Mosquitto MQTT provides a message storage feature. This means that it can store messages that it receives when the intended recipients are not currently connected. Once those recipients come online, the stored messages are delivered to them. This ensures that no data is lost, even in cases of temporary disconnection.
This feature is particularly useful in IoT applications, where devices can go offline or become unreachable due to various reasons such as power loss or network issues.
Mosquitto MQTT Limitations
Before diving in to learn how to use Mosquitto MQTT, it's important to understand its limitations. This knowledge will assist you in making informed decisions when implementing IoT solutions.
No Built-in Web Interface
One of the significant limitations of Mosquitto MQTT is the lack of a built-in web interface. This means that you cannot easily manage and monitor your MQTT brokers and topics over the web. Instead, you would need to rely on command-line tools or third-party applications to perform these tasks. The absence of a web interface can be a significant drawback, as a graphical user interface enables easier management and monitoring.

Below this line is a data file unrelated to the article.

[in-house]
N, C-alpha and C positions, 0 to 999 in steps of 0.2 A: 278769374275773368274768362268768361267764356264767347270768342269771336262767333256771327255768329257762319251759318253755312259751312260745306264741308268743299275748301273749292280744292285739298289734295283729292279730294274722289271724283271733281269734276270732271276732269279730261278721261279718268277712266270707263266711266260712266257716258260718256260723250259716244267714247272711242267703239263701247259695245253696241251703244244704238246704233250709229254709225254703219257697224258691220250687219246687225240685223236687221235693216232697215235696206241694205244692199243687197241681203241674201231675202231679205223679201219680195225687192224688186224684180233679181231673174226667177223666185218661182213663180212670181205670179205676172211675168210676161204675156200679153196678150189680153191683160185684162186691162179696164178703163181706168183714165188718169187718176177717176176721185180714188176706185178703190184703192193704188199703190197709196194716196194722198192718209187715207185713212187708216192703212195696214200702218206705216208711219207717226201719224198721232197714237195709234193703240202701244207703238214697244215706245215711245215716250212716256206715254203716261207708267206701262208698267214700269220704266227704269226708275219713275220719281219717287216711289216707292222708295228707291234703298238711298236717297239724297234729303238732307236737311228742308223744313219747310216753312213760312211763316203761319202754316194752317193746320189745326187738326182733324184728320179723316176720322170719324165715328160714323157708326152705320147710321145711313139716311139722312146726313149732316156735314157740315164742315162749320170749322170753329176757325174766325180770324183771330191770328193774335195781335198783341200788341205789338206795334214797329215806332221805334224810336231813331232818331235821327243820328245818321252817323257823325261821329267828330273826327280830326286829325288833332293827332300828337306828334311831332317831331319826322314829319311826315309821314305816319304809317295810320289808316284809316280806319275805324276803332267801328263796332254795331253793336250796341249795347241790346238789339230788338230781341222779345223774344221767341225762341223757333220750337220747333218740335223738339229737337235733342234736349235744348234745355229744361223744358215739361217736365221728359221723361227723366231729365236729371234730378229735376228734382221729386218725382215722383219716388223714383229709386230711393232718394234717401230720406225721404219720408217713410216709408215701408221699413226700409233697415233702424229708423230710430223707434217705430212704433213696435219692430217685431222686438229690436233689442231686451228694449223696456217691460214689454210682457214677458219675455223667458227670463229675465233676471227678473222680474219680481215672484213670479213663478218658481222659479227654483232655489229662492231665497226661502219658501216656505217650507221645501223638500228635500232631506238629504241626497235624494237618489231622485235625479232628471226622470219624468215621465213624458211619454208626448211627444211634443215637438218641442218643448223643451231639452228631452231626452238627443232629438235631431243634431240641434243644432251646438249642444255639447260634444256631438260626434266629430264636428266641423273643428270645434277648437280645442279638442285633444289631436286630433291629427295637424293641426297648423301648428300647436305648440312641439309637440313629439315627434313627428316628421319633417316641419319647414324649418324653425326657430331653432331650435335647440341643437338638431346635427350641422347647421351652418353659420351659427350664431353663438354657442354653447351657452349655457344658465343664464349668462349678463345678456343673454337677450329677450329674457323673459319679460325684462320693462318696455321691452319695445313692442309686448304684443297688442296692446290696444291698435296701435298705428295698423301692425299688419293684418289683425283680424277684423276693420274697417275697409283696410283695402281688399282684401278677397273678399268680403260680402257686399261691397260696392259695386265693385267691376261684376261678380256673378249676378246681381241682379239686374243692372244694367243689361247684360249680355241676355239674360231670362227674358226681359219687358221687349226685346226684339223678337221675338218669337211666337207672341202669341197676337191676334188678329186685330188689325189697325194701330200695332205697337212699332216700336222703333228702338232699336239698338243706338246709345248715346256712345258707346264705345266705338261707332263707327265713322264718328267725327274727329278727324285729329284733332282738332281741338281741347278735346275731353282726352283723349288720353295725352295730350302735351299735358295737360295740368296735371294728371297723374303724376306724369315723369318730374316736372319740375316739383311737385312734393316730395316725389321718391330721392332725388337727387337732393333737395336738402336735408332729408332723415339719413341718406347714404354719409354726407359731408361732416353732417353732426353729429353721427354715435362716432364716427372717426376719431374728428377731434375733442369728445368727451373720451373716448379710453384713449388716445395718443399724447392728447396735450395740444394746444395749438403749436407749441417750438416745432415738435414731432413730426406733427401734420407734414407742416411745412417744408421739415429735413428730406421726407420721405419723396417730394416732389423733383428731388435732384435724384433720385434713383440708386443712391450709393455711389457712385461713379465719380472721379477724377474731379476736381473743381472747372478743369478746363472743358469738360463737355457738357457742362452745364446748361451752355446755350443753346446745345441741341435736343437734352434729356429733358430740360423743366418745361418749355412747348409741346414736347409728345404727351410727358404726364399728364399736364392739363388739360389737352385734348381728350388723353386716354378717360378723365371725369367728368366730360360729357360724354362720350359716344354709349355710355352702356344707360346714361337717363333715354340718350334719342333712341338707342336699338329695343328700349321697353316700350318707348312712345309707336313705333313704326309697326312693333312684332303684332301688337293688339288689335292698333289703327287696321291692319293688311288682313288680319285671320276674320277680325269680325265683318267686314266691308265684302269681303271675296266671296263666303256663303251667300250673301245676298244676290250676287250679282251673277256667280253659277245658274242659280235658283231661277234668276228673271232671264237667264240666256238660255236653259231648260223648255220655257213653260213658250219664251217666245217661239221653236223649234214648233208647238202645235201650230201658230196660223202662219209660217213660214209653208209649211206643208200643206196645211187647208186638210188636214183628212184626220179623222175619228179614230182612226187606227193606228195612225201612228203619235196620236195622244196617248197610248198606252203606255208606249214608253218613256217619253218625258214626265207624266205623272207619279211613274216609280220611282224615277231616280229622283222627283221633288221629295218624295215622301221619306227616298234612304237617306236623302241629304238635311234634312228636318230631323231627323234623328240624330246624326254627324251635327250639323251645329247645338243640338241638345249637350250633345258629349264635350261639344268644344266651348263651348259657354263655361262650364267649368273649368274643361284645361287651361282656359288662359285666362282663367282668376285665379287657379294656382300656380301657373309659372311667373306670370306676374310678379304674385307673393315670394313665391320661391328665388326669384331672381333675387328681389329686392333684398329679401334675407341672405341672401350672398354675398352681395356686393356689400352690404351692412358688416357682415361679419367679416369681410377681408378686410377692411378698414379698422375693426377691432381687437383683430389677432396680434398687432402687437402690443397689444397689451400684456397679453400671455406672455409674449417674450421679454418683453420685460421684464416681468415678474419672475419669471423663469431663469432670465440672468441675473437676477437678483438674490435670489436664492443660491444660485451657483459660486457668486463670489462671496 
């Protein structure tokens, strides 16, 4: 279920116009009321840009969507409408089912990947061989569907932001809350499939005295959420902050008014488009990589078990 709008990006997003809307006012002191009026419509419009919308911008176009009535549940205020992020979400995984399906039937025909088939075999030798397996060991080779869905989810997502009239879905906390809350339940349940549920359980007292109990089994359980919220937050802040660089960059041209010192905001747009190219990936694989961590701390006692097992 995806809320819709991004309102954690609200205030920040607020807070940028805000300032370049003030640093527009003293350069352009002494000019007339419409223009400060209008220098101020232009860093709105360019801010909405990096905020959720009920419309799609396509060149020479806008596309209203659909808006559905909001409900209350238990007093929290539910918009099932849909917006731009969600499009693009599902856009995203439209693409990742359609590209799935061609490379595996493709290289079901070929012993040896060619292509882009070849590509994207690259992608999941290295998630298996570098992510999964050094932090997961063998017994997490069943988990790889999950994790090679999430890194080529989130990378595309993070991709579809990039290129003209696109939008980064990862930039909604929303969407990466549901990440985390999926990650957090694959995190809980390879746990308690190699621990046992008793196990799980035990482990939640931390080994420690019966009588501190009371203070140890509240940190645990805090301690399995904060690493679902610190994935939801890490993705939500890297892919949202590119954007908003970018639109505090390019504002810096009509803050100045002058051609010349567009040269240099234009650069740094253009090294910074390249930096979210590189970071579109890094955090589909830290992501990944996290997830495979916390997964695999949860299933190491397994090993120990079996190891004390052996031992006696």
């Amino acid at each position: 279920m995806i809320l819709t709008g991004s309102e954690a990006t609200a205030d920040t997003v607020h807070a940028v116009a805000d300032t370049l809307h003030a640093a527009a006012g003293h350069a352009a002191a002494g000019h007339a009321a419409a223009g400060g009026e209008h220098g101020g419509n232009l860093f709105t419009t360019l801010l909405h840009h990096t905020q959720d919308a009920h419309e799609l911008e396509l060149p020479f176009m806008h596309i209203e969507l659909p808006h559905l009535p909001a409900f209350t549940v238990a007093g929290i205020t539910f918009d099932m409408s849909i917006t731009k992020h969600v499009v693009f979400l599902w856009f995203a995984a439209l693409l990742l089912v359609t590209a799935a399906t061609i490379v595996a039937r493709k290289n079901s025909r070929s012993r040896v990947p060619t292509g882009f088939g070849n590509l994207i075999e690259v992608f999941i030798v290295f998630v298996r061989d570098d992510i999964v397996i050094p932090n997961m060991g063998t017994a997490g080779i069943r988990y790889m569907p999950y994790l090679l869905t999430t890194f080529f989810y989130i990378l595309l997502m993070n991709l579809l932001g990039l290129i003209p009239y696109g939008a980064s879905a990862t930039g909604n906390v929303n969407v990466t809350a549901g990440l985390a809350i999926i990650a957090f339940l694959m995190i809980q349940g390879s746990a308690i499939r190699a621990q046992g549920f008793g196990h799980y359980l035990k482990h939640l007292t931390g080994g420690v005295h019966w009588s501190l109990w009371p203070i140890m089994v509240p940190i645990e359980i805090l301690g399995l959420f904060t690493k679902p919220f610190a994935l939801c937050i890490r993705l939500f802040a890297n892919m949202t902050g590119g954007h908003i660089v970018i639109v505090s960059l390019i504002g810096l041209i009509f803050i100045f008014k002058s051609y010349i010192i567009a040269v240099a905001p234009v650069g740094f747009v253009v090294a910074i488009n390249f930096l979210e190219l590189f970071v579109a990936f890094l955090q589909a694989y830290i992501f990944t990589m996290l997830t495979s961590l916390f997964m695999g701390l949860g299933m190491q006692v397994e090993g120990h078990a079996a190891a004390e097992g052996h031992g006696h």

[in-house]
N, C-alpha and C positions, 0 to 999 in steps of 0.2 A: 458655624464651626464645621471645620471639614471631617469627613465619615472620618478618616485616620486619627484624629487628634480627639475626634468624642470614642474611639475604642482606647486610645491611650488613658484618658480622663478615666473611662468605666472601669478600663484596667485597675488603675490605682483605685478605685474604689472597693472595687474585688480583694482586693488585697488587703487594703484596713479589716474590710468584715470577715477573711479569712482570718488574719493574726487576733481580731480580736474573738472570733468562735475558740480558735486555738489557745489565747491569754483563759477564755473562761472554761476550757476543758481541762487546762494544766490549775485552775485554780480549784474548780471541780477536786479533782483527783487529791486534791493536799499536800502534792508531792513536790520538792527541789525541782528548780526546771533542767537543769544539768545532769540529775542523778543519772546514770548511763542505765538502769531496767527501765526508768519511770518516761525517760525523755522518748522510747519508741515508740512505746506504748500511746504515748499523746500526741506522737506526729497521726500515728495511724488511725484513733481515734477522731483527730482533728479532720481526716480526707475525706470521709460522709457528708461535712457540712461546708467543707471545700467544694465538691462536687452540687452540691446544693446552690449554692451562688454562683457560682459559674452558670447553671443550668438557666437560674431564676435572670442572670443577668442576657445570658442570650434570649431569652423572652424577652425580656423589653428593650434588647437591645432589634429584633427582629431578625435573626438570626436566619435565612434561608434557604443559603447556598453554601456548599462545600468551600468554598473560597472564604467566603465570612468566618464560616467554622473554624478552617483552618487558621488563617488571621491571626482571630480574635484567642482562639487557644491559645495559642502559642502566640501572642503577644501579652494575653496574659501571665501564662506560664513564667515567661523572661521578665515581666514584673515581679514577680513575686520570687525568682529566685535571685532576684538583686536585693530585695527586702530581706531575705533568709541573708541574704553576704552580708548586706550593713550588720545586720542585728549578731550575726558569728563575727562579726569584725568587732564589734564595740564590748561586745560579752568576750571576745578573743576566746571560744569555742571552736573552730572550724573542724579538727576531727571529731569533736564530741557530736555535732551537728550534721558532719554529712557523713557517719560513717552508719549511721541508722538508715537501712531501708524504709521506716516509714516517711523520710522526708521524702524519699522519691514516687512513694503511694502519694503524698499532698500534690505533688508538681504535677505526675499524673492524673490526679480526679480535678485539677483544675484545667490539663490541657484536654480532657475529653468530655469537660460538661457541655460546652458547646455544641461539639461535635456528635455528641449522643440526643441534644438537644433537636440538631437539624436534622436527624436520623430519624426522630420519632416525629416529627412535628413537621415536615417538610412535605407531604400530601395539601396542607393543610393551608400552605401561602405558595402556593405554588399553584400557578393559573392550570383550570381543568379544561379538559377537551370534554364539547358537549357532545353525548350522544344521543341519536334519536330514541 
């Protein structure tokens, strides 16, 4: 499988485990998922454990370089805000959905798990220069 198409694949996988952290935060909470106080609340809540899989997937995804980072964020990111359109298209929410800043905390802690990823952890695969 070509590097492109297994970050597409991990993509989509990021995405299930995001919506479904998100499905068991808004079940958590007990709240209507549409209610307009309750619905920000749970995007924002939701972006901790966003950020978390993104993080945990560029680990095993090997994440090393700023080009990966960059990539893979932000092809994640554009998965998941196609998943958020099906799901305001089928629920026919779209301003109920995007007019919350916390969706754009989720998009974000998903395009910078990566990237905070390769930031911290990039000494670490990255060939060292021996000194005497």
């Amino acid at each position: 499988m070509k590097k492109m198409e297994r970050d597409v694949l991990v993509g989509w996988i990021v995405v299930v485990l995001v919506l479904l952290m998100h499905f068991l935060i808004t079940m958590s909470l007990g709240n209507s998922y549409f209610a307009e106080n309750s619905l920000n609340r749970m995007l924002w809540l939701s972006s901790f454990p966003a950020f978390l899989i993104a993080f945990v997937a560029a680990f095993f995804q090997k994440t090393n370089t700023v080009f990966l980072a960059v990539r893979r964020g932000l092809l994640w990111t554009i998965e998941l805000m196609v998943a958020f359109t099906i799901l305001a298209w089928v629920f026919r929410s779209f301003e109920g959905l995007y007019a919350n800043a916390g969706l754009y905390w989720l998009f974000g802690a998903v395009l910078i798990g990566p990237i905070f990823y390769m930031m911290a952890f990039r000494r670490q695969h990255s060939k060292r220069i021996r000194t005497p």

Limited Data Integration
Mosquito supports webhooks, but does not easily integrate with data processing tools like MySQL, MongoDB, Redis, etc. This makes it more difficult to use Mosquitto as part of a modern data infrastructure.
Limited Cloud Support
Many organizations are transitioning to running MQTT infrastructure in the cloud. Mosquitto does not have built-in support for cloud services like AWS, Azure, or Google Cloud, making it incompatible with cloud-based IoT deployments.
Limited Security Features
Another limitation of Mosquitto MQTT is its limited security features. While it does provide basic security features such as username/password authentication and SSL/TLS encryption, it lacks advanced security mechanisms. For instance, Mosquitto MQTT does not support role-based access control (RBAC), which allows for fine-grained control over who can publish or subscribe to specific topics. This can be a concern in scenarios where sensitive data is being transmitted, or where strict access controls are required.